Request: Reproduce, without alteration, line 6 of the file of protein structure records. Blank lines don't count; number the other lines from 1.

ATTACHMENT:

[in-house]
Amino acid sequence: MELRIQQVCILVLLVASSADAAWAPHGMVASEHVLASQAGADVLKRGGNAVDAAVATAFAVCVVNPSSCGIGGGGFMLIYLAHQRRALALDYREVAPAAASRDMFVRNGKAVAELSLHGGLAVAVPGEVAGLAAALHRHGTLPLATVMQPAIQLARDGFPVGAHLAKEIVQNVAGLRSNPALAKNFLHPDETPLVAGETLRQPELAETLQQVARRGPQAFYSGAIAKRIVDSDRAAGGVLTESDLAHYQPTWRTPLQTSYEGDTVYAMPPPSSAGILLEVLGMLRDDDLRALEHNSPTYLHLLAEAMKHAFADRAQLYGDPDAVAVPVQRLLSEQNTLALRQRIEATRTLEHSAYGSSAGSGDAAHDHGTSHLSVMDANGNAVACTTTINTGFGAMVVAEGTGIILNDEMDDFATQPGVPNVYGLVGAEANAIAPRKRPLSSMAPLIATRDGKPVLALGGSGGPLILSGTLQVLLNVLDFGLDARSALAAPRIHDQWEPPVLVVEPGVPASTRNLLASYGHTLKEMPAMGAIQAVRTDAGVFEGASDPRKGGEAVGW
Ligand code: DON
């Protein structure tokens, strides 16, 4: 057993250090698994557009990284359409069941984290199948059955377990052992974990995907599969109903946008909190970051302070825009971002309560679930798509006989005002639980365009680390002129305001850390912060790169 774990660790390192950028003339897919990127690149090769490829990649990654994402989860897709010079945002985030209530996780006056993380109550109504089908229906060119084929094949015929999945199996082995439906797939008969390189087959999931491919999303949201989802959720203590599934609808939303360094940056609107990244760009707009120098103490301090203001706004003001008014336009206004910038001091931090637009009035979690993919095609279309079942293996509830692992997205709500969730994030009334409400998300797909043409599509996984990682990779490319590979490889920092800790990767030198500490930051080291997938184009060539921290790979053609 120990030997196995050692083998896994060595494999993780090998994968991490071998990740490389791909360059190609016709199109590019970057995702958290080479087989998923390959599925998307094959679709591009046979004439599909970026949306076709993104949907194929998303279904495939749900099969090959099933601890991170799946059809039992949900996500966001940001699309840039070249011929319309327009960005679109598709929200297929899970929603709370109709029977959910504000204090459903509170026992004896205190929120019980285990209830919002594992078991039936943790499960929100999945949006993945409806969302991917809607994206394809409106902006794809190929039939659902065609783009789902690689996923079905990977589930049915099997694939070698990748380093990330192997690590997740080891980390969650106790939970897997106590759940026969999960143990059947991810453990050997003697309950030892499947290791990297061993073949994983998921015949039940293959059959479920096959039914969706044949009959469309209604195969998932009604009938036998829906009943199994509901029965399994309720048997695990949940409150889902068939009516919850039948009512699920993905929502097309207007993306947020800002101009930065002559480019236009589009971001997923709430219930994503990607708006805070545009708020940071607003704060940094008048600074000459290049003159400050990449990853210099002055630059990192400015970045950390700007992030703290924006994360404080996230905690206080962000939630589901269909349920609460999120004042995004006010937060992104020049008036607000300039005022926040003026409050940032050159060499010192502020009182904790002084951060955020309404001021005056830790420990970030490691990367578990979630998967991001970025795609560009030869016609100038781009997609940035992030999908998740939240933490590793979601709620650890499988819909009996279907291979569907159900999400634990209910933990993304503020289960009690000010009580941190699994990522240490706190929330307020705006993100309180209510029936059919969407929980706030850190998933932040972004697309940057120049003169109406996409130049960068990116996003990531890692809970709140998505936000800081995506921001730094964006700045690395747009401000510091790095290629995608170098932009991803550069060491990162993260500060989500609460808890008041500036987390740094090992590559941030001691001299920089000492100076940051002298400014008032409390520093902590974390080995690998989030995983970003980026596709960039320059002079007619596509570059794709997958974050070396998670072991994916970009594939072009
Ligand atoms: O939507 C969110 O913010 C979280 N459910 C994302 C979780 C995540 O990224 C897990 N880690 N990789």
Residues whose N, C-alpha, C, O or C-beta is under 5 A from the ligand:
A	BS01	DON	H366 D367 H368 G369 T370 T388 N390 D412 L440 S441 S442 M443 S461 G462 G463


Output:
Residues whose N, C-alpha, C, O or C-beta is under 5 A from the ligand: